HRAM0 | Model and Toolchain for Research in Memory Safety

HRAM0 - A Heap Random Access Machine (HRAM) Model for Exploring Memory Safety

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About The Project.

HRAM0 is an abstract machine, a type of random-access machine (RAM), developed to investigate memory safety in programming languages like C/C++. As well as research, the hope is that it might serve as a helpful educational tool especially in regard to simplified abstract machines. HRAM0 is designed with the following aims:

  1. To strike a balance between the competing objectives of minimality of instruction set and ease of programmability.
  2. Mirror a single-threaded userland C program with non-interactive input.
  3. Be easy to understand and program.
  4. Incorporate ideas from RISC design, have "working memory" (in the form of registers) separate from main memory.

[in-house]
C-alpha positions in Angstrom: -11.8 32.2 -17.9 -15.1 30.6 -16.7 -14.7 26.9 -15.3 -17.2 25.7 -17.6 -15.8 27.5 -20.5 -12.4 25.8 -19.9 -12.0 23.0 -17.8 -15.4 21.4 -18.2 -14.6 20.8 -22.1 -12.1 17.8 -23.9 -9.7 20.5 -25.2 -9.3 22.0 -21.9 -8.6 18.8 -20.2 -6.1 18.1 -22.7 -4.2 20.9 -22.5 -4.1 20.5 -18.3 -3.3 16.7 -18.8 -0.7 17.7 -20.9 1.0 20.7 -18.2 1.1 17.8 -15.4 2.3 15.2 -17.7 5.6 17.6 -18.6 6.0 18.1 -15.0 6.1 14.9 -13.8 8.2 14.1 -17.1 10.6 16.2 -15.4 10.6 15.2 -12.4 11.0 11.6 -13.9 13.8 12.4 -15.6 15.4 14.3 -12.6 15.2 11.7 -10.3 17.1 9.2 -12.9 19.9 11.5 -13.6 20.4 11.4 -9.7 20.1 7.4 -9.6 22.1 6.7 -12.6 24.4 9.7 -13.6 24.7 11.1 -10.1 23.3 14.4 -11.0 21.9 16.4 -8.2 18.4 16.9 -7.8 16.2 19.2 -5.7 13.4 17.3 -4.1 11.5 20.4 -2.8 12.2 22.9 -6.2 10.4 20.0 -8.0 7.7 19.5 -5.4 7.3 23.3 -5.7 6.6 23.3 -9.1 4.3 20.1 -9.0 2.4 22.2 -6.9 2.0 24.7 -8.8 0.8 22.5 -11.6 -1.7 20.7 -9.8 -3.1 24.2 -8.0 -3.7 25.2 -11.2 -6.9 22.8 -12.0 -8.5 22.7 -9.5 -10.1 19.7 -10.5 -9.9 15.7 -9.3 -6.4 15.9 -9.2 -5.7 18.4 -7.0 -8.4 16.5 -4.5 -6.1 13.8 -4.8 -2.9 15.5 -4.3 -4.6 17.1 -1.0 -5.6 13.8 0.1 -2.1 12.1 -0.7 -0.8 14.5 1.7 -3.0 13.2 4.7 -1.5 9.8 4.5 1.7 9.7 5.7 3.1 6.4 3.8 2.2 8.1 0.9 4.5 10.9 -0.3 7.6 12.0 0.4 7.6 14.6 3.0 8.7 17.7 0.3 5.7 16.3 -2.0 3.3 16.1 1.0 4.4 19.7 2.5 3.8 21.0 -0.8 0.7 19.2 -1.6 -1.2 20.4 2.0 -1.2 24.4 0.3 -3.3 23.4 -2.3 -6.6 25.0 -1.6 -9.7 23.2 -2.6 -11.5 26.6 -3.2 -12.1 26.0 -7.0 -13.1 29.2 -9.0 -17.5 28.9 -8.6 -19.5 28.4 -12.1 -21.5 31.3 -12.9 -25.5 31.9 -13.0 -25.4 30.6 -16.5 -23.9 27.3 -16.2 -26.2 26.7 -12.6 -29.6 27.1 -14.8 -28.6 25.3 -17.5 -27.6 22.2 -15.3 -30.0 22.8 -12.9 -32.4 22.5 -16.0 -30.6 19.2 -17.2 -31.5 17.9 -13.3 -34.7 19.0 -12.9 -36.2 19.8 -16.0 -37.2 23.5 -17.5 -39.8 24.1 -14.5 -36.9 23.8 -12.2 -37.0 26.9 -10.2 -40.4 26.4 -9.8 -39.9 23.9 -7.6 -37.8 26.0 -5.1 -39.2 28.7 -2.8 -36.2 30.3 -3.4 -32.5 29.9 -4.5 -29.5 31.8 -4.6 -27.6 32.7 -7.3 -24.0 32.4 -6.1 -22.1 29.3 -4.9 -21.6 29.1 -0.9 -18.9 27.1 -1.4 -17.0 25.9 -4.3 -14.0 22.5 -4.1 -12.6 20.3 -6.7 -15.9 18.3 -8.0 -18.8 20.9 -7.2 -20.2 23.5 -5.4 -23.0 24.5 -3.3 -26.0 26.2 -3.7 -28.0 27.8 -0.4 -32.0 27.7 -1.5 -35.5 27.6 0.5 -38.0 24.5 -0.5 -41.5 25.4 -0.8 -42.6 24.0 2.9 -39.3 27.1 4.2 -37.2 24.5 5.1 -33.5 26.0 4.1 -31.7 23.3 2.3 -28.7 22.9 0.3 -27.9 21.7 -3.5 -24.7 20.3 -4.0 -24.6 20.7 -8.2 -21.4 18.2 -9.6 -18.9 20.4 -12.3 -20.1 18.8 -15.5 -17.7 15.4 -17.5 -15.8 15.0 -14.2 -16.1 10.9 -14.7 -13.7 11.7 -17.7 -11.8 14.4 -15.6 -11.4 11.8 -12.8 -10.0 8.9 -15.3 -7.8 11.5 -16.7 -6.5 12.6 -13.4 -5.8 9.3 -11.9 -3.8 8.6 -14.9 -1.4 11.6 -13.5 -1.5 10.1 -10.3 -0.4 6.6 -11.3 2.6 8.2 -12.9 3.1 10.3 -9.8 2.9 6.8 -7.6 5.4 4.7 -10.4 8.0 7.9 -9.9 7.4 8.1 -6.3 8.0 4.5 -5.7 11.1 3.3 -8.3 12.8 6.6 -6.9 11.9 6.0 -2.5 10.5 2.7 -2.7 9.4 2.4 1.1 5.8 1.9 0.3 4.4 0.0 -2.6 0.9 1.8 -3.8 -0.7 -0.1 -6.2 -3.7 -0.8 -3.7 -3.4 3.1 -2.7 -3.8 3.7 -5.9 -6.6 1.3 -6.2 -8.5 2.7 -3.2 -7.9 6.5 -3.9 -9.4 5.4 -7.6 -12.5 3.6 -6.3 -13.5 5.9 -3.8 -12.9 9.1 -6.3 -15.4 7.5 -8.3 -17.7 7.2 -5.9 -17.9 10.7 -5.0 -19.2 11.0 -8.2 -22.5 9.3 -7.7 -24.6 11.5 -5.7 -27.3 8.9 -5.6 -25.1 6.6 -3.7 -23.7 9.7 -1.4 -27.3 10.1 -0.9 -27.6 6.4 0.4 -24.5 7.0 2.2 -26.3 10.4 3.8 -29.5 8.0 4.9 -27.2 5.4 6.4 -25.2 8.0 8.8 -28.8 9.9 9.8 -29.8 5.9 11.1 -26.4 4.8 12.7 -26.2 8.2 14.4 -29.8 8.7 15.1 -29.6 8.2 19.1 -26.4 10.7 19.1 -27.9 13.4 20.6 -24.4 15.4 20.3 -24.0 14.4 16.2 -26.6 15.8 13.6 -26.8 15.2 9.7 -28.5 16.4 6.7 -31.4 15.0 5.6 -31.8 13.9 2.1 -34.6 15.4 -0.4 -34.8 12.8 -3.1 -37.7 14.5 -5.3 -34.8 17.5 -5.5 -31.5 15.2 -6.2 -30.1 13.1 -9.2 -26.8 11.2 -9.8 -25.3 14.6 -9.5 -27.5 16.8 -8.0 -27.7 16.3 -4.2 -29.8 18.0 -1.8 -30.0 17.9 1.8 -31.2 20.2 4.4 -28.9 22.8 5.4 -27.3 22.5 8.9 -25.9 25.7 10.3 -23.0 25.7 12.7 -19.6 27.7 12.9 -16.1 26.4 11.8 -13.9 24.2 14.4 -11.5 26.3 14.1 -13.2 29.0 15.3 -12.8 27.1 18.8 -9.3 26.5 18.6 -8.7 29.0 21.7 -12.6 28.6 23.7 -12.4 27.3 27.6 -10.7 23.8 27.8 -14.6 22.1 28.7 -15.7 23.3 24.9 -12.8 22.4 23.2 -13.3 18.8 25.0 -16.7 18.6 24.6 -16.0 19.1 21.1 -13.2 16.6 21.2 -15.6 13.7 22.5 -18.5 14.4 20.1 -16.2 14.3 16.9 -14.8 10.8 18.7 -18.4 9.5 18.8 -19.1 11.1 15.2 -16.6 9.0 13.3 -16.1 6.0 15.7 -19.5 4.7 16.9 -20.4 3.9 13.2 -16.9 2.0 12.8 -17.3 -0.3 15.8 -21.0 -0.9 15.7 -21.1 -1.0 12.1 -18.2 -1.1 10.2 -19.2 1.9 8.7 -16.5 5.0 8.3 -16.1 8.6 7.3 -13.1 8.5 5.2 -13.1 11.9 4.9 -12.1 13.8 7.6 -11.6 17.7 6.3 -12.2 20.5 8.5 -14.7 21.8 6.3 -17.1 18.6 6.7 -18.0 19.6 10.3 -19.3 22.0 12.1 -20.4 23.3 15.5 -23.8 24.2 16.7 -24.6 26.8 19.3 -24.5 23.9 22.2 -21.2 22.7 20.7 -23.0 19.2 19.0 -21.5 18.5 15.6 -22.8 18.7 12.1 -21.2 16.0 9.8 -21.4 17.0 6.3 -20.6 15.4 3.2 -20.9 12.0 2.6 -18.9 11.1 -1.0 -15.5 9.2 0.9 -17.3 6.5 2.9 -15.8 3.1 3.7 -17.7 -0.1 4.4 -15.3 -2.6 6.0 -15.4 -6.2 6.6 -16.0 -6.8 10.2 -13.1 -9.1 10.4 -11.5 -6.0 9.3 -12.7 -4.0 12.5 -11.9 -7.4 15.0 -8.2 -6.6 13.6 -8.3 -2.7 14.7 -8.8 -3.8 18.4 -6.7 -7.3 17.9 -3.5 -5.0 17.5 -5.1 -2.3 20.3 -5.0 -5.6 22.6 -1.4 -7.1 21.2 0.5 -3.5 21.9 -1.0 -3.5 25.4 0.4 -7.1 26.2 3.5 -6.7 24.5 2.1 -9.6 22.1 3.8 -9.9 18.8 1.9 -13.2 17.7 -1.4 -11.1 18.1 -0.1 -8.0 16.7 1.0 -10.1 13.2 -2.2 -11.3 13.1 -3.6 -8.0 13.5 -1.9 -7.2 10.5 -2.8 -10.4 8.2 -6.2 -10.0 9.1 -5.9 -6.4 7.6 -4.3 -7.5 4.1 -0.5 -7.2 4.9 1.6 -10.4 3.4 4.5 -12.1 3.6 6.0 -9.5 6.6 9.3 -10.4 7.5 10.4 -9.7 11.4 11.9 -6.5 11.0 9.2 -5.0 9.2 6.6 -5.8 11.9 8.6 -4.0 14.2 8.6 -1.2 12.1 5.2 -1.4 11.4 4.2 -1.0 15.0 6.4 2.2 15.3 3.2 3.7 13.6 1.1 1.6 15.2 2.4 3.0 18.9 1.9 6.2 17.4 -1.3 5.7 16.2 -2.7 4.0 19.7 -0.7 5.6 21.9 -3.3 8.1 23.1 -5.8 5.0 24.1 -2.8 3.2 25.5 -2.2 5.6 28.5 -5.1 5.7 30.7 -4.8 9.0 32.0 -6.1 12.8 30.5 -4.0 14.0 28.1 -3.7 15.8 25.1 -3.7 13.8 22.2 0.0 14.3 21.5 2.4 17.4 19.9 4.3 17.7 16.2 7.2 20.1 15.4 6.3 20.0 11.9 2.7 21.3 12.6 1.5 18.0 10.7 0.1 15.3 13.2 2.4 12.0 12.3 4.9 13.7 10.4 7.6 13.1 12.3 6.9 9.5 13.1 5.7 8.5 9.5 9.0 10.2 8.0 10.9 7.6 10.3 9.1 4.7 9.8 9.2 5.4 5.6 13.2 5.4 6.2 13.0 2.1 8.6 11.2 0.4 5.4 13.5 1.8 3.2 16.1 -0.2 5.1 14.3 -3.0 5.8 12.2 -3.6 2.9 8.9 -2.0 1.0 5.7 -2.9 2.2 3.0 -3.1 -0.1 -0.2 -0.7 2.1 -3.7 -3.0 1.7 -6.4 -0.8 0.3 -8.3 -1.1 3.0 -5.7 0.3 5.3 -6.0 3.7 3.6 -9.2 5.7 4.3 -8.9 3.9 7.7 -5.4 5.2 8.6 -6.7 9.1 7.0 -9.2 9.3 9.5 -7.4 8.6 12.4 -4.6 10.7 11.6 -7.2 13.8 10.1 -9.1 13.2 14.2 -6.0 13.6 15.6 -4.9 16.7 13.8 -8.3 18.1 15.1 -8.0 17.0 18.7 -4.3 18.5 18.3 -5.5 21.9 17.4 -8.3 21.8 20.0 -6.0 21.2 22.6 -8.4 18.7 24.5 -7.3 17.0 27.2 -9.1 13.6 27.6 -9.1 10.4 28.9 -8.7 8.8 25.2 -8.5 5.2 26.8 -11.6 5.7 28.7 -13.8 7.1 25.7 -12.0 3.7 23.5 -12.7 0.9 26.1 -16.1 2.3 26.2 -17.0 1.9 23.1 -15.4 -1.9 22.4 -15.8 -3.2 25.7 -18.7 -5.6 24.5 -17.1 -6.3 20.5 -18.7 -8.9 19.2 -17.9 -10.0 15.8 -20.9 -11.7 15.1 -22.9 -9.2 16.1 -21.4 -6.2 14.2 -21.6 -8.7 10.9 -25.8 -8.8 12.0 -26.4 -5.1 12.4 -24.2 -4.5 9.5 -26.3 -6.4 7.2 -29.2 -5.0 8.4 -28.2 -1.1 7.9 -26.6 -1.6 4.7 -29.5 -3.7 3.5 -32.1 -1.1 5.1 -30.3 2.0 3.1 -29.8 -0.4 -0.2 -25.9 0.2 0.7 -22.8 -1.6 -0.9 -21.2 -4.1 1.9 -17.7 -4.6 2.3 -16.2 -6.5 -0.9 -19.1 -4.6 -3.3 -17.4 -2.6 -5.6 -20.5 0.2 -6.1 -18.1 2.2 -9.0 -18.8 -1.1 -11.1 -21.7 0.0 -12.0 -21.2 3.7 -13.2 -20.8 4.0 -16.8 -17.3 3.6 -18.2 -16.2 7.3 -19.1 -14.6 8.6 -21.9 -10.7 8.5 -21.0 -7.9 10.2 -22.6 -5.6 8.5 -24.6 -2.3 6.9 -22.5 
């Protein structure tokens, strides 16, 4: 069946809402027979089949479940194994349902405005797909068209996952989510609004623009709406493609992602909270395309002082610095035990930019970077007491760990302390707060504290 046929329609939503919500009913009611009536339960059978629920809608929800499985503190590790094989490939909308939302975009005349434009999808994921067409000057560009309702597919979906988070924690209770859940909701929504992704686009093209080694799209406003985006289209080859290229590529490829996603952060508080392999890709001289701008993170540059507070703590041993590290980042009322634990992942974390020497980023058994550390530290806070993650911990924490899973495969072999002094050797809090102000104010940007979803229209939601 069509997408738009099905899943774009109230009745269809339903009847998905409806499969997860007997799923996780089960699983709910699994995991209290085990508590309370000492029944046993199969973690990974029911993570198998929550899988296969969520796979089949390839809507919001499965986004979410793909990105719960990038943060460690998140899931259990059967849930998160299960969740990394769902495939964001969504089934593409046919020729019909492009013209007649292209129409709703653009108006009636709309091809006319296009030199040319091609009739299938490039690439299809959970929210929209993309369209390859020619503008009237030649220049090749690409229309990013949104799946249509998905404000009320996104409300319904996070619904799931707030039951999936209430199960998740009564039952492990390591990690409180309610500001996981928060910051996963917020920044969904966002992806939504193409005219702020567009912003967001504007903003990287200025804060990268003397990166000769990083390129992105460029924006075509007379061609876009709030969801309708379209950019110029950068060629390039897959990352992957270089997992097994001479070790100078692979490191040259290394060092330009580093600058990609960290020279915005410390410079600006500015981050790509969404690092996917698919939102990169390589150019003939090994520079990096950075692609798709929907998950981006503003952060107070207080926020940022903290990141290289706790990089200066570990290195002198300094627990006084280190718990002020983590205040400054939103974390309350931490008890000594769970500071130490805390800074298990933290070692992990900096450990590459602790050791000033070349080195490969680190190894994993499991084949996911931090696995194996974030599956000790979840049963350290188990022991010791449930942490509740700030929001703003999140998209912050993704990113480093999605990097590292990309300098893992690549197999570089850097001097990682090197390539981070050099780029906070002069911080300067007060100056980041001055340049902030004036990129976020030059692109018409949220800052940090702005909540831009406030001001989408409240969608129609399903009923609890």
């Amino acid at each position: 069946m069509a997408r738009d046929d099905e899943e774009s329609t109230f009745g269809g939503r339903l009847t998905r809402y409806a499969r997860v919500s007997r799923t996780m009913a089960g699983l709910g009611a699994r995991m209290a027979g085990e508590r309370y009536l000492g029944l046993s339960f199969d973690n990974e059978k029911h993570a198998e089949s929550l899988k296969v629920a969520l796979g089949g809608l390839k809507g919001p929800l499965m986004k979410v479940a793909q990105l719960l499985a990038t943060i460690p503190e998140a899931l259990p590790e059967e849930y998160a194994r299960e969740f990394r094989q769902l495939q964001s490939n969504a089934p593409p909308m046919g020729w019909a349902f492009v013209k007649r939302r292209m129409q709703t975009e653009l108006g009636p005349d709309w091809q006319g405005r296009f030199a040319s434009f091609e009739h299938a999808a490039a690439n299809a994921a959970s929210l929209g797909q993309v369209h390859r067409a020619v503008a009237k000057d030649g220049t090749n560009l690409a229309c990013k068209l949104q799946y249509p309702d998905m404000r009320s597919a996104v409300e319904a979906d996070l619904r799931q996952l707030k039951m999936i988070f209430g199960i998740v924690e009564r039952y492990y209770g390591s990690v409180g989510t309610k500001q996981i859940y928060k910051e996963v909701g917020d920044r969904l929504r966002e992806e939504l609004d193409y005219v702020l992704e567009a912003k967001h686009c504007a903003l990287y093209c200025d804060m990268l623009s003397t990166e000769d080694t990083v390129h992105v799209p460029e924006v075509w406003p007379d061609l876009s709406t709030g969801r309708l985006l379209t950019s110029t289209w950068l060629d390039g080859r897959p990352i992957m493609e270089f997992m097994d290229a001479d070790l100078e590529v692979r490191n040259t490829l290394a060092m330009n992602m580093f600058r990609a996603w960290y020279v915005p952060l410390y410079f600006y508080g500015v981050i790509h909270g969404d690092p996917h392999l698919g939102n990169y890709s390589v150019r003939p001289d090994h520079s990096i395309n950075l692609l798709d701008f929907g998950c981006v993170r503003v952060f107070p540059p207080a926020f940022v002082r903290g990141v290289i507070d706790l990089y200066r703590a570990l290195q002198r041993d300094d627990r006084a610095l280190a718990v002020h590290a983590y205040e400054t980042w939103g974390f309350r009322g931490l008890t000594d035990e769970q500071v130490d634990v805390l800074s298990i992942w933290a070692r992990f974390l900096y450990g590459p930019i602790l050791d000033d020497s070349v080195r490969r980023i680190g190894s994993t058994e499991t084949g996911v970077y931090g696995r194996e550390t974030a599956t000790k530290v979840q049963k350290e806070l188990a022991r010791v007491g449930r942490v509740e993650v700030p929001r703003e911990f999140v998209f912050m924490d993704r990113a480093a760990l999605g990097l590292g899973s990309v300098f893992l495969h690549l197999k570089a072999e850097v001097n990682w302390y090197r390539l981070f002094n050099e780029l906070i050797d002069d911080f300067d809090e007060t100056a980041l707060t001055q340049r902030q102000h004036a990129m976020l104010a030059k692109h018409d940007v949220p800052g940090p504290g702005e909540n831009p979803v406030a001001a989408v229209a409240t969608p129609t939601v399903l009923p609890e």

5. Be sufficiently simple to facilitate automated reasoning / proof checking.
  6. Provide a complexity-theoretic model where it is straightforward to measure complexity as a function of input size.

The project is quite simply a work in-progress. We have endeavored to meet the above criteria in the current design, as presented in the specification. The simplicity of HRAM0 makes it possibly well-suited to proof checking and automated reasoning. Many of the features (or limitations) of HRAM0 were chosen with this in mind. For example, indirect branching is not supported so one can only branch to constant addresses, thereby simplifying control-flow analysis. The instruction set equivalent of "syntactic sugar" is discernible from the inclusion of the CAL and RET instructions.

Developed So Far

  1. An assembler to transform programs written in HRAM0 assembly into "machine code".
  2. Python implementation and Haskell implementation of HRAM0 interpreter that is written to precisely match the mathematial description in the specification with no focus on optimization.

Planned Developments

  1. Improve reference implementation in Haskell.
  2. Adaptation of above to Coq.
  3. Complete articles on this site on the theoretical aspects of memory safety with HRAM0
  4. Proofs in Coq of certain properties (ongoing research).
  5. Performance-focused implementation, perhaps in C/C++.